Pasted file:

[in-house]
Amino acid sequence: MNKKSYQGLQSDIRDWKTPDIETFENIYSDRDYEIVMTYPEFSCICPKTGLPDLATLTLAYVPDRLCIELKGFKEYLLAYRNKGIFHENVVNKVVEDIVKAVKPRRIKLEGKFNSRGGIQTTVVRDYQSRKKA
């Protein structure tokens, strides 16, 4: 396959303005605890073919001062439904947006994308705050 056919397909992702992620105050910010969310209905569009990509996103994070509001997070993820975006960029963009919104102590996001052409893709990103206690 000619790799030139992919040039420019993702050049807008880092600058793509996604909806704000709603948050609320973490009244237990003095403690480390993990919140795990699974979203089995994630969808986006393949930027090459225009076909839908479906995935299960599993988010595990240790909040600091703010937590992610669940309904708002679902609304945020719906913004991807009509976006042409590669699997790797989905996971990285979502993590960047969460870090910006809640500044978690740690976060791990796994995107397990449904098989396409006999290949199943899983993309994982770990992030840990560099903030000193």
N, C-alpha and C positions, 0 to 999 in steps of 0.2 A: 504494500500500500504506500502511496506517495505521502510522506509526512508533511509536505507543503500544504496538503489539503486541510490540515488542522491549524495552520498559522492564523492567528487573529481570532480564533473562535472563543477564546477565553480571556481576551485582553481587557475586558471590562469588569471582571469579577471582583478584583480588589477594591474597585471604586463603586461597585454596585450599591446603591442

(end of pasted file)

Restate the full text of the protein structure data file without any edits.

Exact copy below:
[in-house]
Amino acid sequence: MNKKSYQGLQSDIRDWKTPDIETFENIYSDRDYEIVMTYPEFSCICPKTGLPDLATLTLAYVPDRLCIELKGFKEYLLAYRNKGIFHENVVNKVVEDIVKAVKPRRIKLEGKFNSRGGIQTTVVRDYQSRKKA
């Protein structure tokens, strides 16, 4: 396959303005605890073919001062439904947006994308705050 056919397909992702992620105050910010969310209905569009990509996103994070509001997070993820975006960029963009919104102590996001052409893709990103206690 000619790799030139992919040039420019993702050049807008880092600058793509996604909806704000709603948050609320973490009244237990003095403690480390993990919140795990699974979203089995994630969808986006393949930027090459225009076909839908479906995935299960599993988010595990240790909040600091703010937590992610669940309904708002679902609304945020719906913004991807009509976006042409590669699997790797989905996971990285979502993590960047969460870090910006809640500044978690740690976060791990796994995107397990449904098989396409006999290949199943899983993309994982770990992030840990560099903030000193």
N, C-alpha and C positions, 0 to 999 in steps of 0.2 A: 504494500500500500504506500502511496506517495505521502510522506509526512508533511509536505507543503500544504496538503489539503486541510490540515488542522491549524495552520498559522492564523492567528487573529481570532480564533473562535472563543477564546477565553480571556481576551485582553481587557475586558471590562469588569471582571469579577471582583478584583480588589477594591474597585471604586463603586461597585454596585450599591446603591442